...and what will he loose that is bound?
Recommended: The Riddle-Master of Hed (Patricia McKillip)
Morgon of Hed was born to the land-rule, to quiet farming and selling grain to the spring traders. But when Morgon wins a riddle-game with an ancient specter, he finds that destiny waits for him far from the peace of Hed. Morgon's brow is marked by three stars, and only he can pluck the strings of a dead wizard's harp inset with three red stars. This is a world where an unanswered riddle can mean death, and Morgon leaves behind him a trail of riddles as wide as the river Ose.
Raederle of An, the second-most beautiful woman in the three portions of An, is promised to whoever wins the crown from the ghost of Peven. But when Morgon never comes to claim her, and the lands begin to churn with chaos, Raederle ventures forth to find Morgon and to protect him from the sea-born shape-changers that hunt him solely for the name he carries.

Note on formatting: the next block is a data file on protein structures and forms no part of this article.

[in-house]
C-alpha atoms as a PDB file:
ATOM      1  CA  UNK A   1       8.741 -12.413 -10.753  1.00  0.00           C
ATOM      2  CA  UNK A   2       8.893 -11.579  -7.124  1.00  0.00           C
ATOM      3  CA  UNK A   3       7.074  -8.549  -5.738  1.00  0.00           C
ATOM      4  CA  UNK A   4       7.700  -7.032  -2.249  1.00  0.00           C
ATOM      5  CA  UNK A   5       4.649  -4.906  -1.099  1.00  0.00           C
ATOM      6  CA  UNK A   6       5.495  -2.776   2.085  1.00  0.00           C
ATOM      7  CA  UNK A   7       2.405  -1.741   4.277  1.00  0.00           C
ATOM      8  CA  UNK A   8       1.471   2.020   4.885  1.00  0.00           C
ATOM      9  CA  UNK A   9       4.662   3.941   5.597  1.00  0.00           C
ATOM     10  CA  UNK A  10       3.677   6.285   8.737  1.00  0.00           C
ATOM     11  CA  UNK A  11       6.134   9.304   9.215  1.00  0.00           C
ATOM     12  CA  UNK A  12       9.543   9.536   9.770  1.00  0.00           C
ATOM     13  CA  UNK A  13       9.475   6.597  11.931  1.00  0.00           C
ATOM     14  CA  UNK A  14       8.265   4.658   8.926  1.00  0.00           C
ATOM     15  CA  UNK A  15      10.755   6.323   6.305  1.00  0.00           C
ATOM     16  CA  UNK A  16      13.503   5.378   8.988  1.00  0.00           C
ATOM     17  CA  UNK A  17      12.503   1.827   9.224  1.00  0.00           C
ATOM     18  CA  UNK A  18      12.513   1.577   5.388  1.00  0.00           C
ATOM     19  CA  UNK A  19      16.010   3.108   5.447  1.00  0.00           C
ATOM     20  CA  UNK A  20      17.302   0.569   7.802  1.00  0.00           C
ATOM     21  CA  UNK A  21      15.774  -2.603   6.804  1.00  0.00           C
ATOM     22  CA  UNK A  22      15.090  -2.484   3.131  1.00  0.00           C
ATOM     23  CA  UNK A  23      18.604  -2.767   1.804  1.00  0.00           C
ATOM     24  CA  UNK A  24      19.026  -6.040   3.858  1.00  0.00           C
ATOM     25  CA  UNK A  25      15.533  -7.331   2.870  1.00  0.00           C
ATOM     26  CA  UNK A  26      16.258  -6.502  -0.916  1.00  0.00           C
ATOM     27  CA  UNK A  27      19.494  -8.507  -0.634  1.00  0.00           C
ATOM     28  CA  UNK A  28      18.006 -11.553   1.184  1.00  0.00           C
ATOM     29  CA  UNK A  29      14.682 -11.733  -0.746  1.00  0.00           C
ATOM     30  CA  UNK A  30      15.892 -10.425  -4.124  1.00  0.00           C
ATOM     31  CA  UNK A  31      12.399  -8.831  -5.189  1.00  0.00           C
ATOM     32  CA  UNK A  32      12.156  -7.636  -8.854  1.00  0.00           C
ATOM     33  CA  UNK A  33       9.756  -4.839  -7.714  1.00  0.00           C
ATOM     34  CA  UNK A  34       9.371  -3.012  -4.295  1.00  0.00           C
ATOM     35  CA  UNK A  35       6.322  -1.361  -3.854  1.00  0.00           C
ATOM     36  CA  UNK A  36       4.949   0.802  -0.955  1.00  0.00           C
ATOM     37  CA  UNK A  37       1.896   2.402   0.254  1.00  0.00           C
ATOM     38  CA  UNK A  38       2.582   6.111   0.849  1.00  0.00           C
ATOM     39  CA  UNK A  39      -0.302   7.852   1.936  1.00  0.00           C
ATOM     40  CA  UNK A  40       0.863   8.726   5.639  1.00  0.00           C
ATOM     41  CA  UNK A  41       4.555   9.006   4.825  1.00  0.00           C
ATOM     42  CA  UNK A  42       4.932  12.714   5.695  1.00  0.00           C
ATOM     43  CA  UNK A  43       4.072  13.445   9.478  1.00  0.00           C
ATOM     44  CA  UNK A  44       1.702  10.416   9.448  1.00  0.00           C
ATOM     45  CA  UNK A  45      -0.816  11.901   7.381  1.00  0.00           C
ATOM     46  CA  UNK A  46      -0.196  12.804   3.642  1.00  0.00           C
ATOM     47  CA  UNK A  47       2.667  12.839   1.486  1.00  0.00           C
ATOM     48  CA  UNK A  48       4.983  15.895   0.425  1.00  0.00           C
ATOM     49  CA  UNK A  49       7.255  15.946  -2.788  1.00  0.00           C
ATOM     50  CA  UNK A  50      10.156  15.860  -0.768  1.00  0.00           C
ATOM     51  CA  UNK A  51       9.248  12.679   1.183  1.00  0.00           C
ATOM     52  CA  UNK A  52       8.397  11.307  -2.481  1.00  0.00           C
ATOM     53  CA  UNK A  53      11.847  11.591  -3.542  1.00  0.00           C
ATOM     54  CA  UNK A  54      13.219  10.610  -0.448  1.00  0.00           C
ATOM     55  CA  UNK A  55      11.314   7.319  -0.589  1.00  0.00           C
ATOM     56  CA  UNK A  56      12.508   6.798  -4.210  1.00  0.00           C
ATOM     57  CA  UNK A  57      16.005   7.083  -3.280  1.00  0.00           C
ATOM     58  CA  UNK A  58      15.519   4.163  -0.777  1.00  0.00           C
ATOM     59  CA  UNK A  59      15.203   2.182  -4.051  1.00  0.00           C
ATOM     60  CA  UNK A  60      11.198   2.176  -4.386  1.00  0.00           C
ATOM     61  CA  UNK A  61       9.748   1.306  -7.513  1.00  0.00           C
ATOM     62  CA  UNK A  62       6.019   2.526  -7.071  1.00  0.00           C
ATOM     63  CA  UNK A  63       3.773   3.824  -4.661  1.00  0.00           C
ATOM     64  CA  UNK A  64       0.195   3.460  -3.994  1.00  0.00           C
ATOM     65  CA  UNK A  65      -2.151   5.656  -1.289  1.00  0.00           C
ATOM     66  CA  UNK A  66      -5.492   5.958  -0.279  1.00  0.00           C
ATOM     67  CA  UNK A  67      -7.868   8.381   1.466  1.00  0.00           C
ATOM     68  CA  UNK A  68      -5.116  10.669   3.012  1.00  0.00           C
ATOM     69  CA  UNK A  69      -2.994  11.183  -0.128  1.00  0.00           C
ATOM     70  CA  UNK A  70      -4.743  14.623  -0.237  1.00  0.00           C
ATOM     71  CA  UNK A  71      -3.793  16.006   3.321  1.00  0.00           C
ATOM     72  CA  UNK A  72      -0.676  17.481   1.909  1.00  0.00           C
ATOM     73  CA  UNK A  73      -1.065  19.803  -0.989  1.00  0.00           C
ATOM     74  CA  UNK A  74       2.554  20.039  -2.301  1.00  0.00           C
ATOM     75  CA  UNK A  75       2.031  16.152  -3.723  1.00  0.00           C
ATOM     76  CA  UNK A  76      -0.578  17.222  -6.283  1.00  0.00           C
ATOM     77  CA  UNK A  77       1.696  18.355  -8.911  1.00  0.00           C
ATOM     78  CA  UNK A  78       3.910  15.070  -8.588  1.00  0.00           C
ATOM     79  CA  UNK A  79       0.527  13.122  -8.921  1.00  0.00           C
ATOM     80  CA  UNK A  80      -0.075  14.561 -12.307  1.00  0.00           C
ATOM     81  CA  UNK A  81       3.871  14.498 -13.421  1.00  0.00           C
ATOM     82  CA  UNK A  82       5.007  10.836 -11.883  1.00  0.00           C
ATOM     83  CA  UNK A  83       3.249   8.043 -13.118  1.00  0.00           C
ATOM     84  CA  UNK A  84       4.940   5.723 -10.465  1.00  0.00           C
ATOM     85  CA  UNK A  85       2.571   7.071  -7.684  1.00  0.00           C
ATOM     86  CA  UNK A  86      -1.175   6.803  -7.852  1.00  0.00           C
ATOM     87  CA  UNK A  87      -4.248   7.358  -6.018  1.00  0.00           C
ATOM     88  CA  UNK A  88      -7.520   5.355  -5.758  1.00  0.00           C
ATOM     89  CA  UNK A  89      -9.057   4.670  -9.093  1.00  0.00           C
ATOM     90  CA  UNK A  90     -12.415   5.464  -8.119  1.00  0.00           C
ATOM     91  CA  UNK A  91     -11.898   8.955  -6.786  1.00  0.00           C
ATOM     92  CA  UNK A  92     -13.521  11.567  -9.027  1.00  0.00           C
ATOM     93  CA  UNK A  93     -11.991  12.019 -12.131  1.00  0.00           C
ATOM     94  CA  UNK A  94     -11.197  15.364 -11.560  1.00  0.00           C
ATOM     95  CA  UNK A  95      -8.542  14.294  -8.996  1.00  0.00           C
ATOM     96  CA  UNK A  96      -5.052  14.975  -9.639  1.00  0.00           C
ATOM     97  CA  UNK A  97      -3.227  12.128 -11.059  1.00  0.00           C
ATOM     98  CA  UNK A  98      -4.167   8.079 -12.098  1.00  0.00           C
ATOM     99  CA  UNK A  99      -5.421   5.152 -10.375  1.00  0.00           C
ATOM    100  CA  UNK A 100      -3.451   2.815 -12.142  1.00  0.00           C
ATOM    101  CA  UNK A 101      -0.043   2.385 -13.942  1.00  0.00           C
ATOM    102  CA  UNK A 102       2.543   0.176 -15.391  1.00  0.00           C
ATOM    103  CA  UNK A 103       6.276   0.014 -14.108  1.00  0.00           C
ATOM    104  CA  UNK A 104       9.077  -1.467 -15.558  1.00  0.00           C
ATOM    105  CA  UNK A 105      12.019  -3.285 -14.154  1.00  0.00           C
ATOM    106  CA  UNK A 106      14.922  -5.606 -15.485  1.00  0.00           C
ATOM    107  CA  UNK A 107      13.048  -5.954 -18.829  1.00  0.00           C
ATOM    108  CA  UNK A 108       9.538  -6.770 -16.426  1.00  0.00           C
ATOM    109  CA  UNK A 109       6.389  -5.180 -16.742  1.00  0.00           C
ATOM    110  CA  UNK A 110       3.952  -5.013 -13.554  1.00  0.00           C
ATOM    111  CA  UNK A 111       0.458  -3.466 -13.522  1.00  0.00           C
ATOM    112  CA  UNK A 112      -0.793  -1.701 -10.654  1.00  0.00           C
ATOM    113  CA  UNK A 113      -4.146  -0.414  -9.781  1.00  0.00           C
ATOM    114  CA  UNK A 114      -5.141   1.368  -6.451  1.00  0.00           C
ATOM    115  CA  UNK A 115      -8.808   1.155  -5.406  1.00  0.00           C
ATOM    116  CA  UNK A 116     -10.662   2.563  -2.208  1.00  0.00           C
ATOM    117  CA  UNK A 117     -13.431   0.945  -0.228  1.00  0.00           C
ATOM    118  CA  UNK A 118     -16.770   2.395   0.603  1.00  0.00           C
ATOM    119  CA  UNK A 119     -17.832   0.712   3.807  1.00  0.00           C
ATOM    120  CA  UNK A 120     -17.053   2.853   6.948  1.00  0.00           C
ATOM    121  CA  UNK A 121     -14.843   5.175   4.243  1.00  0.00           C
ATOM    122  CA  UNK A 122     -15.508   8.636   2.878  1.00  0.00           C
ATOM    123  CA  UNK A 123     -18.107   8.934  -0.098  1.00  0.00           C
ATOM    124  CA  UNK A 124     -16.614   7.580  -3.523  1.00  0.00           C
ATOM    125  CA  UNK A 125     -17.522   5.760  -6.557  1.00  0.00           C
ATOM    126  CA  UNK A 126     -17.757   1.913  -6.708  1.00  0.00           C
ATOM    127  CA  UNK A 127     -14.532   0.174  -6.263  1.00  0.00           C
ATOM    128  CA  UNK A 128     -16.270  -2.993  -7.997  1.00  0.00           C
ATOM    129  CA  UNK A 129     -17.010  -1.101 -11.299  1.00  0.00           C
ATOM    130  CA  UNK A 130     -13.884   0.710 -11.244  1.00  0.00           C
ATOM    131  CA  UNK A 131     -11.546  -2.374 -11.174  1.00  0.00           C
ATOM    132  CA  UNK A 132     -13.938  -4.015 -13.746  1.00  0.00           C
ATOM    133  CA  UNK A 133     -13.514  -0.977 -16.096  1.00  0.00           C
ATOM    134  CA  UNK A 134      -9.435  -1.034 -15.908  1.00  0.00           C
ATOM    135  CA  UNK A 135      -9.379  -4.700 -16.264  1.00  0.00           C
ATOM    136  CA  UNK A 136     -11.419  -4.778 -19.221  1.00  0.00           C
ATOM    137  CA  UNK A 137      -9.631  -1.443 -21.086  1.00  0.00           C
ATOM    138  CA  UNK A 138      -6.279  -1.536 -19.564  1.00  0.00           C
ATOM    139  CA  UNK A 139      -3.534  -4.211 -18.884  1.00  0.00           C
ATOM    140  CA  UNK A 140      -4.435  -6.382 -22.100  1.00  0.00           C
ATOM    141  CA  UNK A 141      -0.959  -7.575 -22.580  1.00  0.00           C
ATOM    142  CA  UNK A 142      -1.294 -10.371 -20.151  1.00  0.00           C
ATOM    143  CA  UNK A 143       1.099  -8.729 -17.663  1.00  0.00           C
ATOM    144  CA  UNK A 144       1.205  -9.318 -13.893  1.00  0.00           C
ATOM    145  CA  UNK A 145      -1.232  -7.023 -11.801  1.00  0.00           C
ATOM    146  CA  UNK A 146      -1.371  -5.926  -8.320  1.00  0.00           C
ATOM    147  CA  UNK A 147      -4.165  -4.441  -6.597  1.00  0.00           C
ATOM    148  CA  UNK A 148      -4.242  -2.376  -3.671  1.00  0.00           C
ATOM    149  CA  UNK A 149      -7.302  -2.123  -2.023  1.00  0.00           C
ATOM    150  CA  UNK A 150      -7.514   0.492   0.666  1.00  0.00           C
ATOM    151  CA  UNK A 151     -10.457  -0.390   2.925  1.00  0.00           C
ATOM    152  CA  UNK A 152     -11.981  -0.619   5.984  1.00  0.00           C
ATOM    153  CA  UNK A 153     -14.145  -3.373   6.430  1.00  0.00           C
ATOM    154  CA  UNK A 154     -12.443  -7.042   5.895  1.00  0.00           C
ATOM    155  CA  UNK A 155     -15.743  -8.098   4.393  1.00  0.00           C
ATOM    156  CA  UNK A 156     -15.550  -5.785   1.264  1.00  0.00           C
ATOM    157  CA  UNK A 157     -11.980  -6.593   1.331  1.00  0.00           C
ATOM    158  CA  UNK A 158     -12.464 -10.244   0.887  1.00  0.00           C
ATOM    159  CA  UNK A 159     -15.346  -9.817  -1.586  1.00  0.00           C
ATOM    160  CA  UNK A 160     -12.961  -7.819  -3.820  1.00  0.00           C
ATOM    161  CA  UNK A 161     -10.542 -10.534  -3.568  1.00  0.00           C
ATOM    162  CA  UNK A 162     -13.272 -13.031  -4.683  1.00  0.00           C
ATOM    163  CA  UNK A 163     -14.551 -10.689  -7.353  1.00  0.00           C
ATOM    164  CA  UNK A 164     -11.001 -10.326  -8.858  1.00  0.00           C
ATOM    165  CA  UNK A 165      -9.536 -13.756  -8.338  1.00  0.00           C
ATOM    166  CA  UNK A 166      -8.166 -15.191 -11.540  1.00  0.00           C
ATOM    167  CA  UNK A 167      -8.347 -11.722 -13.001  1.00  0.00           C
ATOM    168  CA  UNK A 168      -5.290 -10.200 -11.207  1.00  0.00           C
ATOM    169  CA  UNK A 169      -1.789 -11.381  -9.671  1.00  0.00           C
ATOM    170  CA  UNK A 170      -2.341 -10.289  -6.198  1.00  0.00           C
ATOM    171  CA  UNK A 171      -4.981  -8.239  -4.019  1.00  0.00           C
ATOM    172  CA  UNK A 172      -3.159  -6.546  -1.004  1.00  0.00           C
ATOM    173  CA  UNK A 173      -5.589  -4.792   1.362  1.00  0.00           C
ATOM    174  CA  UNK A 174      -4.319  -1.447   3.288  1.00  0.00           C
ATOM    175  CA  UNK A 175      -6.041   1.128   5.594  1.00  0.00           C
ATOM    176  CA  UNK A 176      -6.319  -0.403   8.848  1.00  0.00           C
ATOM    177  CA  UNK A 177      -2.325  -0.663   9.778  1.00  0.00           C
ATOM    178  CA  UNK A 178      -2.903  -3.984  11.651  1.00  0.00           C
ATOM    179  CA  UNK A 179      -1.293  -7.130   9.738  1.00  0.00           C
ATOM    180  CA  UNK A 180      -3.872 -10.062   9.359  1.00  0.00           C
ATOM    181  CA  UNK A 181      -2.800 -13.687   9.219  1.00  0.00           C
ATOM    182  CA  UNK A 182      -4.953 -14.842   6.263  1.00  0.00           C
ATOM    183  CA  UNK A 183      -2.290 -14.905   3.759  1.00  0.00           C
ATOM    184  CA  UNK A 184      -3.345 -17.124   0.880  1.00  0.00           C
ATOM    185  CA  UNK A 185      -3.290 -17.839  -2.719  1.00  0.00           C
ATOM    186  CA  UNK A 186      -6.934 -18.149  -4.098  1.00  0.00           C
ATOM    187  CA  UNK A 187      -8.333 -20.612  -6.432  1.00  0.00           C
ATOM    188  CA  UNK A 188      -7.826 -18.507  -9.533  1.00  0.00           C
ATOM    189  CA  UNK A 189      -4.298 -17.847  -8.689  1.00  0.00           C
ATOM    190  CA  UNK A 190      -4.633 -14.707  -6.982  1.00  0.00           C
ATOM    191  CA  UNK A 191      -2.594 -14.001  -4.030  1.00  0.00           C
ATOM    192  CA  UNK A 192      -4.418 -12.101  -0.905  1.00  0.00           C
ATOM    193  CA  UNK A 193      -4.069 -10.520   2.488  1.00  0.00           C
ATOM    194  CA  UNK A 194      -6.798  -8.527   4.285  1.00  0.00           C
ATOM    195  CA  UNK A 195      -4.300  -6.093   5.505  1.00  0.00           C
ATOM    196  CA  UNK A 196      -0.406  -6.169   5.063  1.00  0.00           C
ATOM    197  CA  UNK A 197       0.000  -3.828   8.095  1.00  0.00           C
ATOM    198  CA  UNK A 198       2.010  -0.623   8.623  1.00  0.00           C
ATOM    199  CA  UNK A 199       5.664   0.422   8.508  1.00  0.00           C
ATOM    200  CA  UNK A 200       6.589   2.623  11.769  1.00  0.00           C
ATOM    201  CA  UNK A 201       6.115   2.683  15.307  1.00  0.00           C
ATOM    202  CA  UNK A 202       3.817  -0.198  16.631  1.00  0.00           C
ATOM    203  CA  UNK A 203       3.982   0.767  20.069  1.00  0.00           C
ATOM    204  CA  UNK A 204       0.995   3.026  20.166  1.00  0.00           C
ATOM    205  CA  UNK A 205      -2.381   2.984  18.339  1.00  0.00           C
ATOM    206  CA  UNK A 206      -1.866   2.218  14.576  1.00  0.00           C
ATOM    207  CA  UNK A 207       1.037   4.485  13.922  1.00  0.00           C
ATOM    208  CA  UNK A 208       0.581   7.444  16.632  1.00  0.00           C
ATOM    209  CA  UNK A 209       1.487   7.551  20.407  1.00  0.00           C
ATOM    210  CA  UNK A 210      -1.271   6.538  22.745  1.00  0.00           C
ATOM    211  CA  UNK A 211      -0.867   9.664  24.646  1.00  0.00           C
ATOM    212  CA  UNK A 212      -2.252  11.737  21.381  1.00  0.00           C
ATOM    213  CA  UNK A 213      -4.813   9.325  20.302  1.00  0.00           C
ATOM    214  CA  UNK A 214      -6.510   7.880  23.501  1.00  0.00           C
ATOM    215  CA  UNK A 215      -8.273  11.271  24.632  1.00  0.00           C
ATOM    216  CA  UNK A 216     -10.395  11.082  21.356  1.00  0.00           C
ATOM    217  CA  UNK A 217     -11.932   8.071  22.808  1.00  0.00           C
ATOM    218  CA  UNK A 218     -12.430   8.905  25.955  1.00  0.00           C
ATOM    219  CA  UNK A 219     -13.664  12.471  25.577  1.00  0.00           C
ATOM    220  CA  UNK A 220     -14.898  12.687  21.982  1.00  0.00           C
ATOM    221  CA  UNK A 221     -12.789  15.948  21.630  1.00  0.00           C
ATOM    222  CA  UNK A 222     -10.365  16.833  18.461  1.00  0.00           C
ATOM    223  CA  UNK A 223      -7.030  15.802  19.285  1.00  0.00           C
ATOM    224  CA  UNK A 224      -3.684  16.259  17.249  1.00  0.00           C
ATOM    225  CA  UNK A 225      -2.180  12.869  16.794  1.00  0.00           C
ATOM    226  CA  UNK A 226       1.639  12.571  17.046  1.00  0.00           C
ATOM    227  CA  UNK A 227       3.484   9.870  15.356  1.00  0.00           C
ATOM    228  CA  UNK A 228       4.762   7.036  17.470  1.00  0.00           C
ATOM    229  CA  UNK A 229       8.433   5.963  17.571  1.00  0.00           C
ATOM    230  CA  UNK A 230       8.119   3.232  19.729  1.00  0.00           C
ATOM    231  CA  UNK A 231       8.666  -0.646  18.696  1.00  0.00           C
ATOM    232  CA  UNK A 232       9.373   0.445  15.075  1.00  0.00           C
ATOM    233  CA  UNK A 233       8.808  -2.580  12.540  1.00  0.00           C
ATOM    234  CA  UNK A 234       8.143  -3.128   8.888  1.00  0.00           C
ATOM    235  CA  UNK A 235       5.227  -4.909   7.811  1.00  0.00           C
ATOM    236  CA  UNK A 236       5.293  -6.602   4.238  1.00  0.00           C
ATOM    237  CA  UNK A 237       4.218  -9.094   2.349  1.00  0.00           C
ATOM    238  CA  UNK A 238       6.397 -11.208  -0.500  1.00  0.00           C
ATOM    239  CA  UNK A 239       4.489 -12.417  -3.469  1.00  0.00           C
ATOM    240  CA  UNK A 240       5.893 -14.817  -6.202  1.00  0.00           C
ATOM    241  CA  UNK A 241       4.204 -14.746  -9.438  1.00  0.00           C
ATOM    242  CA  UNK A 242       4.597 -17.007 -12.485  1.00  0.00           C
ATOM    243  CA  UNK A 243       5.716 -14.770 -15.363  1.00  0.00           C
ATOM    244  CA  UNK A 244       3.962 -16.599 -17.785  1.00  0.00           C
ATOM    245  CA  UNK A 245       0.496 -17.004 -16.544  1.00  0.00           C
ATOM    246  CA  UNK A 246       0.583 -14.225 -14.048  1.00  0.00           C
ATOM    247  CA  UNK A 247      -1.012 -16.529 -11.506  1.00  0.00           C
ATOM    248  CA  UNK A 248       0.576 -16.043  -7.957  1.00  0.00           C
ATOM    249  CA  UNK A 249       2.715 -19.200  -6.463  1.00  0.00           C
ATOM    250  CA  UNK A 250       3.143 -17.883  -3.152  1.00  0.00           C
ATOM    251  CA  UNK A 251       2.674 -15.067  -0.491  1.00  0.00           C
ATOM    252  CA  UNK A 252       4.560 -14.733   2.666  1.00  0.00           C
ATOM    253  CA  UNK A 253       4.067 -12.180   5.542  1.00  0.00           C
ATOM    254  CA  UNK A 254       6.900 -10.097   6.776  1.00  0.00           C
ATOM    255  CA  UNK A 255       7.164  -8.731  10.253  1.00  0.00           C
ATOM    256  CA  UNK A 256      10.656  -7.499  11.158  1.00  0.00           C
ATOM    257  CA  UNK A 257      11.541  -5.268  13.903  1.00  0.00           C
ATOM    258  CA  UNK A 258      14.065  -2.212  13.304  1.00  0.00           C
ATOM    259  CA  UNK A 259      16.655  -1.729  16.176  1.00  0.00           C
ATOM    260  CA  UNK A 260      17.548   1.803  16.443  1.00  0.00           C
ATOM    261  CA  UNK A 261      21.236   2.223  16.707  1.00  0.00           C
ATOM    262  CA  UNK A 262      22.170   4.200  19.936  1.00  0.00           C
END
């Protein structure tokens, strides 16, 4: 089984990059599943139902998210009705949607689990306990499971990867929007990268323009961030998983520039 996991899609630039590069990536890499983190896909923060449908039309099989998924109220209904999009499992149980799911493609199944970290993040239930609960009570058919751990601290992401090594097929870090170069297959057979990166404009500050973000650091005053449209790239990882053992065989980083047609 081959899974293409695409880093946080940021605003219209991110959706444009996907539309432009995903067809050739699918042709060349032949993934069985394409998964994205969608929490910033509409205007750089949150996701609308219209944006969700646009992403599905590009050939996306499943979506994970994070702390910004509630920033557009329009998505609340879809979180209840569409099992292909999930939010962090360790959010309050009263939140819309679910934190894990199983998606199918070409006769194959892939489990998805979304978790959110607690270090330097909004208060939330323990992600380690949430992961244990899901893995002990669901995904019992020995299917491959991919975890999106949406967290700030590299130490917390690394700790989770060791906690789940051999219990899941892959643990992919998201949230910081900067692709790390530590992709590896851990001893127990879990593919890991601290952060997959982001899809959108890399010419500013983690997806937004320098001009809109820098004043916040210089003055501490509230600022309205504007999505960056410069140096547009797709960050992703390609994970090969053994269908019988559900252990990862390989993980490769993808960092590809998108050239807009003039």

Deth, the High One's harpist, has for centuries traveled between kingdoms, serving the High One and the land-rulers alike. For longer than anyone can remember, he has been counselor and confidant, teacher and musician, and sometimes lover, to those that rule in the High One's name. But as the world turns under Morgon's path, Deth's fortune fails, and he to whom all places were once open is barred from each kingdom in its turn. At last he must hide in the wilderness far from those who would kill him and begs for the money to buy a harp that he plucks clumsily with maimed hands.
Patricia McKillip's fabulous trilogy (The Riddle-Master of Hed, Heir of Sea and Fire, and Harpist in the Wind) is collected in a single volume by Ace Books. I almost fainted when I saw it recently at a bookstore; it's a treasure. You'll also find the books easily in the juvenile section of your library. The stories are so steeped in beauty and emotion that I am moved whenever I even think of them. I hope you'll feel the same way.